When trying to figure out the settlement value of a personal injury case, trial attorneys pull from usually only one resource: they’re own experience. We pull from our own cases and from cases we have heard about from other lawyers. But how good are we at valuing cases?
First, it is important to underscore how unbelievably important this skill set is for trial lawyers. Most of the time, when a case goes to trial, it is because someone miscalculated the value of the case. The insurance companies rely heavily on data in valuing cases (which sometimes reliably cements their reputation as unfeeling robots). While they deny it, they continue to believe that they can predict how much money a jury is likely to award based on the relationship between the amount of special damages (medical bills and lost wages) and the award for noneconomic damages. Sometimes this logic does hold. The key skill for personal injury lawyers if being able to identify which cases defy the data because of intangibles that data cannot measure.
Most notably, insurance companies invariably devalue the character, or lack thereof, of the plaintiff which is just an unbelievably critical value marker. So the insurance company’s predictions misfire both ways. Knowing when the insurance company has miscalculated the value of a case gives you a tremendous advantage over the insurance company because you know which offers or demands should be accepted – some will be steals – and which cases should be tried.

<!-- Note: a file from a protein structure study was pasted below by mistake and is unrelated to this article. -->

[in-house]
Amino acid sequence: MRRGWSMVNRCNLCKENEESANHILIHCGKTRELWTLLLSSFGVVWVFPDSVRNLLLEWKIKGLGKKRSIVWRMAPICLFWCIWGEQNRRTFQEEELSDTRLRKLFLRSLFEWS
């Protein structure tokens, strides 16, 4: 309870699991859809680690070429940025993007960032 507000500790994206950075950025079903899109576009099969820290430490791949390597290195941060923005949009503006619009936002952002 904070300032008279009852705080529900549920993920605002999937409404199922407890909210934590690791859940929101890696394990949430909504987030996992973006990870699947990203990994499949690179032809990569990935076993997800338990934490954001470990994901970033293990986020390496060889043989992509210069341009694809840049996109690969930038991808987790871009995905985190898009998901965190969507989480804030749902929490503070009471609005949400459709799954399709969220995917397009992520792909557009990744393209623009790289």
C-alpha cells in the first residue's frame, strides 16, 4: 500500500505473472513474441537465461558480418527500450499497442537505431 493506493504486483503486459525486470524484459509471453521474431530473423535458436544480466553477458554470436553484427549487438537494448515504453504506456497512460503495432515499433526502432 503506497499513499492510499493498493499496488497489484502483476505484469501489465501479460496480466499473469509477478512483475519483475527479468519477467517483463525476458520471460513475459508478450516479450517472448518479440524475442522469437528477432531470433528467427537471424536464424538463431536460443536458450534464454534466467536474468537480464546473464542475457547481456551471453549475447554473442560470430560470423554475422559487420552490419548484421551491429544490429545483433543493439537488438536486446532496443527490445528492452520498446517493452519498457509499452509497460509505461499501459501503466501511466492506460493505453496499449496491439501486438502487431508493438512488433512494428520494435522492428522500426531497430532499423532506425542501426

An article titled “Predicting Civil Jury Verdicts: How Attorneys Use (and Misuse) a Second Opinion” written in the Journal of Empirical Legal Studies provides the answer as to how personal injury attorneys do as a class in estimating verdicts: not good.
The average error for lawyers in predicting the value accurate was 0.387. For a verdict of $100,000, this is equivalent to an estimate of $244,000 or $41,000. That’s a big range. With those estimation skills, it is a wonder more cases don’t go to trial.
The study found that when you averaged the estimates of more lawyers – testing the idea of bouncing case value off other attorneys – the average estimation error dropped to 0.228, which on a $100,000 case is equivalent to an estimate of about $169,000 or $59,000. When expanded to 28 lawyers, the average estimation error was 0.130, equivalent to an estimate of $135,000 or $74,000.
This study underscores the importance – particularly for solo practitioners – of getting multiple opinions on the case. A couple times a week at our firm, we will end up talking/arguing about the value of a case.
But we circle back to a leitmotif: there are a lot of variables at play in figuring out the value of a case. It is really hard to convey all of the relevant facts in a case to another lawyer with having that attorney read the medical records, meet the client, read her deposition transcript, and so forth. If you are not providing all of the relevant information — which is hard to do — it is tough for even the best lawyer at valuing cases to give you a meaningful opinion. This study, which valued cases by reading jury verdict reports, really did not control for this. But the take home message is clear: get second, third, and fourth opinions on how you evaluated the case.